After he produced 23 points in 32 games as a freshman at UMass and played a prominent role for Team USA at the World Junior Championship in 2020, there was universal consensus that Zac Jones’ stock had risen significantly. A year later, a 2019 redraft would undoubtedly see Jones taken much earlier than the No. 68 slot the Rangers snagged the blueliner at.
The one lingering question was whether the left-handed defenseman could do it again. As great as Jones was, his great beginning and end to the season bookended a moderate drop in performance in which he produced just three points in 15 games.
He’s leaving little doubt about his abilities this season, matching his play from last season and then some. Despite being just one of three teenagers on the roster, Jones has been a leader on the ice for UMass, playing in all situations for the team and averaging more than 23 minutes-per-game (via InStat). Through 15 games, Jones has recorded five goals and 10 assists, and he’s tied for the highest points-per-game average among defensemen in the NCAA (minimum five games).
One minor criticism of Jones’ game last season was that he leaned too heavily on being a playmaker and was reluctant to shoot the puck. Jones’ shot lacks velocity and his release is not going to worry any goaltenders. He struggles to lift the puck towards the upper portion of the net, which hampers his ability to beat goaltenders on one-timers.
The upside is that because he’s shooting towards the lower portions of the net and for accuracy rather than velocity, his shots are on target and get through layers of traffic.
Jones already has two more goals than last season in 17 fewer games. He’s shooting the puck with frequency and ranks sixth in the nation among defensemen in shots-per-game, with a 3.07 average.
At this point, it’s hard to take any worries about his defensive game too seriously. His size will impede him to some degree, but to his credit he’s not shying away from contact, though he’s not going to win many physical battles. However, he’s showing hyper-awareness on the ice. So many times this season he is reading developing plays and beating opposing players to spots on the ice, winning pucks and recycling possession for his team (watch for #24).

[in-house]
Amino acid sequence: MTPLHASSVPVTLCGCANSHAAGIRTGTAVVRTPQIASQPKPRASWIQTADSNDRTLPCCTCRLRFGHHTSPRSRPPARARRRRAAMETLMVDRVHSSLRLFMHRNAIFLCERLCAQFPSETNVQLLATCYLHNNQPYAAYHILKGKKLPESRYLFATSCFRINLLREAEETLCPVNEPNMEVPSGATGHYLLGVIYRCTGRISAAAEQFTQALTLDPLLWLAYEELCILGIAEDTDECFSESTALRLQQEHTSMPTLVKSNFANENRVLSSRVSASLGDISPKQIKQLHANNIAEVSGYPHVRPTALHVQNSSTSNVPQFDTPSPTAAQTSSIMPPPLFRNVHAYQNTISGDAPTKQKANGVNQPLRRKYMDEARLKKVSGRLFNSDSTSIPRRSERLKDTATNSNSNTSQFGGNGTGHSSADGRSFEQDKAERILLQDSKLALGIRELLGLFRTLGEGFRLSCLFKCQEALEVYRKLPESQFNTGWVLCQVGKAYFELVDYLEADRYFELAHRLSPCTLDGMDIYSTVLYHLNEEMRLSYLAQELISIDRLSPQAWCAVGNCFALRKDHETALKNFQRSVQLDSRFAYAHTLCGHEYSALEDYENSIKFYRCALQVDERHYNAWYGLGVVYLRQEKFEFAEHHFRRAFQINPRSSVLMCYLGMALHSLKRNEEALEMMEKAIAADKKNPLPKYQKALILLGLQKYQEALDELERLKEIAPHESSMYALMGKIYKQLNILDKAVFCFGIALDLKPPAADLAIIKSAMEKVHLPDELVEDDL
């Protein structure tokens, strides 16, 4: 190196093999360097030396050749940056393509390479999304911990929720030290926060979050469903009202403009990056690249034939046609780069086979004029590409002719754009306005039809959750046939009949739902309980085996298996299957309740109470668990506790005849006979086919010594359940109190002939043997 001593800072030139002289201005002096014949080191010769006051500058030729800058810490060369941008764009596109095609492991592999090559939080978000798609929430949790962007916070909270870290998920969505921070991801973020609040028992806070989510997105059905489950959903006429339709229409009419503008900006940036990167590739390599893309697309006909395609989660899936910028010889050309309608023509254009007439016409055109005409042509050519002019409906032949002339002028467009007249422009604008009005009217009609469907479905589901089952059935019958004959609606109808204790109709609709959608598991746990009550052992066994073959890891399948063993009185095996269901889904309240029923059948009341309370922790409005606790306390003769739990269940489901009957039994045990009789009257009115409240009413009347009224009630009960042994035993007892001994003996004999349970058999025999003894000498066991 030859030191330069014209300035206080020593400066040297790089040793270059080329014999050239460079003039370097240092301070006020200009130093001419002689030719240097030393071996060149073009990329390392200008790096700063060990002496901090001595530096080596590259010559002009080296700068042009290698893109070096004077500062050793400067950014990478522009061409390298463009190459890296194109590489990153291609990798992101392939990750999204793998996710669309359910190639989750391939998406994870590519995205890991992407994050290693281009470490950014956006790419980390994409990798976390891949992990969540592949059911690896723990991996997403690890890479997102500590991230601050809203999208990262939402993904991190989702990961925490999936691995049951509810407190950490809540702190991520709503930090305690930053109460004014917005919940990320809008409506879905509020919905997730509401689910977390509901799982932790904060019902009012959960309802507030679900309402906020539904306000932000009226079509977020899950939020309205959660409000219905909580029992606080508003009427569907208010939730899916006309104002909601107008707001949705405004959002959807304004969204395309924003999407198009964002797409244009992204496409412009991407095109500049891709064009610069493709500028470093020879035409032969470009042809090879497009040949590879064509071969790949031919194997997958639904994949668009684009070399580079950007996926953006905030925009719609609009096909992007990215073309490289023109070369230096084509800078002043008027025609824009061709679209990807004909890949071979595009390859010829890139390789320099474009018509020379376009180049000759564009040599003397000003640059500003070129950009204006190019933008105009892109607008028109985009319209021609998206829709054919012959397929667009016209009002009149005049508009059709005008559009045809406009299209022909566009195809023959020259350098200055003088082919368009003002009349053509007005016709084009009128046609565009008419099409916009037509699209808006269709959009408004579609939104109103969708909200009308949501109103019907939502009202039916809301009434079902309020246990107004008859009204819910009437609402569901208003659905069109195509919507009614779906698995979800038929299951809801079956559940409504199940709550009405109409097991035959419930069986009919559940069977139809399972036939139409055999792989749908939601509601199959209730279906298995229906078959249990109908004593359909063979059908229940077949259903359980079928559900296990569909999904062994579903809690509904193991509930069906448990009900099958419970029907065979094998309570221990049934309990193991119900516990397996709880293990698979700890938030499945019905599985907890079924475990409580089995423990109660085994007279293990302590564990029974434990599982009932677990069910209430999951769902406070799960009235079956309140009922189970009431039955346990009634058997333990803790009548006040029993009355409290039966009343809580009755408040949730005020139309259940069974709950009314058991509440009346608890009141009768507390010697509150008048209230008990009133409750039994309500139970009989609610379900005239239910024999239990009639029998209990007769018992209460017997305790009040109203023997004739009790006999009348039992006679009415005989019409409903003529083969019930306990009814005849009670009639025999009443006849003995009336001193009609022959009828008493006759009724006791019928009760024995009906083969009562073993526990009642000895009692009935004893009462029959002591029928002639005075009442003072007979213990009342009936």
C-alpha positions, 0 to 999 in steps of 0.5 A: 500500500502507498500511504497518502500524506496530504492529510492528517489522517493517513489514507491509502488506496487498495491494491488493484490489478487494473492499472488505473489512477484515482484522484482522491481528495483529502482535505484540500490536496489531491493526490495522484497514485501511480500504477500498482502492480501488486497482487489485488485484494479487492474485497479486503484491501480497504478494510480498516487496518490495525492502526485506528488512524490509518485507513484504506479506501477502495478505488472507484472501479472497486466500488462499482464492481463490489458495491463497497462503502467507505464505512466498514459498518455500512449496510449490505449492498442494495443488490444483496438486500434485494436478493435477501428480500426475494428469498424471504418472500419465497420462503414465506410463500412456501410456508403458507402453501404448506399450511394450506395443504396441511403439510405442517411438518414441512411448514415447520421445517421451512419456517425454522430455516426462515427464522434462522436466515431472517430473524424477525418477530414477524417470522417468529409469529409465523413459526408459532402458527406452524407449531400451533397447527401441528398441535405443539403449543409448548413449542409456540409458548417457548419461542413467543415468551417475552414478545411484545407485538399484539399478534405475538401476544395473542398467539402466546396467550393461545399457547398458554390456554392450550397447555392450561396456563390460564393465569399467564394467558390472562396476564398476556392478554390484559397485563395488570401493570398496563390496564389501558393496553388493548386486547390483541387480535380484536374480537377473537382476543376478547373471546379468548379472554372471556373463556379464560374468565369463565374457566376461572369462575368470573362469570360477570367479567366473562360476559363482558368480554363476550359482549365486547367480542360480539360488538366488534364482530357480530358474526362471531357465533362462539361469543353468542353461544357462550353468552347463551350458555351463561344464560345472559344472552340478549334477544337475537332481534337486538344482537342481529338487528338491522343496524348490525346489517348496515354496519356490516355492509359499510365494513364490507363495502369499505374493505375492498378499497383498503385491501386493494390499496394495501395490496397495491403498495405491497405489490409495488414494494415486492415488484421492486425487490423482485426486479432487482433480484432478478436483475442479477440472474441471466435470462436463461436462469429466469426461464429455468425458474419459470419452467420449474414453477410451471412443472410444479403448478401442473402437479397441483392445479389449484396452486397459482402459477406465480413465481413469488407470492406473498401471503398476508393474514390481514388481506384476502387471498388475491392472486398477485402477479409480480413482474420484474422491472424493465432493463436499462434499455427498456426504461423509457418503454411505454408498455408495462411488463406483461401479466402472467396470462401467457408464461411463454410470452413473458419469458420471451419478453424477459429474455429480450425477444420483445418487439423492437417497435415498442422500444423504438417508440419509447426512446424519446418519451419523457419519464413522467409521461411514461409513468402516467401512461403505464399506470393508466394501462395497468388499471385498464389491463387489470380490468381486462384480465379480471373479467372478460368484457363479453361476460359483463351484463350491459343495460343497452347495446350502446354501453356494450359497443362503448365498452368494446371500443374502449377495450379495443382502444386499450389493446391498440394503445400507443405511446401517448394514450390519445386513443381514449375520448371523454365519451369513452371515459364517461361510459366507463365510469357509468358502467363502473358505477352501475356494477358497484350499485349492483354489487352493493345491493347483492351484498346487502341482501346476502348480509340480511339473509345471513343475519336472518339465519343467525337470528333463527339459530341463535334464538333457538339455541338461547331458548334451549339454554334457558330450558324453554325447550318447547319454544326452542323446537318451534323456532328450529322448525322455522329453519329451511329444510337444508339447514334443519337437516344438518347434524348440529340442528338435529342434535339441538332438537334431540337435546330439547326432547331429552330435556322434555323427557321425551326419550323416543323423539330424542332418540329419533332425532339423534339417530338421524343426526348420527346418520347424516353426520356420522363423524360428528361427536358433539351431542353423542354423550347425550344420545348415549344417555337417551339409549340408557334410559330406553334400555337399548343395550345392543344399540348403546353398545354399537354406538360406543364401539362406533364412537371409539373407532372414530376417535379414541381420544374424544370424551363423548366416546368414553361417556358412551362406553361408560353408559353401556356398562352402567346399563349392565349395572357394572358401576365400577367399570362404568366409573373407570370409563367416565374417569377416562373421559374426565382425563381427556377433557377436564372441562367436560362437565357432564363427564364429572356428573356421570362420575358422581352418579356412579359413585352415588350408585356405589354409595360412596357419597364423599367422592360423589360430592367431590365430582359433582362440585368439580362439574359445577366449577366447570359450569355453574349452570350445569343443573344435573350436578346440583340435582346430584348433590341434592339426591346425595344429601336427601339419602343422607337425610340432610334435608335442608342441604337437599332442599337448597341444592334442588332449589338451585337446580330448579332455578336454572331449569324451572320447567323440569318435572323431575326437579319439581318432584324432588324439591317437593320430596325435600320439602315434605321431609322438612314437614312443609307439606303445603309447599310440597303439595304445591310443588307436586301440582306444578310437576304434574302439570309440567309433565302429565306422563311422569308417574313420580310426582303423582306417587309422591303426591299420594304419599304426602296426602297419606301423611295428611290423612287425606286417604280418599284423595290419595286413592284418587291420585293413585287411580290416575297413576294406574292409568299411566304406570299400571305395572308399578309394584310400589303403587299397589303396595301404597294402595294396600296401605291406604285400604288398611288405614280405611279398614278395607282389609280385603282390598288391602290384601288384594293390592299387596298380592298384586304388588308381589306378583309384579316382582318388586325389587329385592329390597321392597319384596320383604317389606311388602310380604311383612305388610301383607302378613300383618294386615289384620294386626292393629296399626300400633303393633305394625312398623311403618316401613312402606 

Jones always seems to have a knack for knowing where the puck will be a fraction of a second before everyone else on the ice. His timing is usually spot on and it’s rare to see him get caught. The best defense is to limit the other team’s ability to advance the puck past the neutral zone, and Jones is fantastic in that regard. In the defensive zone, he rarely gets lost in coverage. The biggest area of weakness is, well, his weakness. He needs to add muscle, which he surely will.
If Jones continues on this track, he’ll at least be in the conversation for the Hobey Baker Award, given to the top player in men’s college hockey. He could very well win the award next season, assuming he returns to UMass for his junior season as planned. His strong rookie season boosted Jones’ profile, but his improved played as a sophomore legitimizes him as a very good prospect. It may take another year or two for him to develop the skating and physique to complement his incredible ability to think the game, but at this point the odds have to strongly favor a future NHL career as a two-way, playmaking defenseman.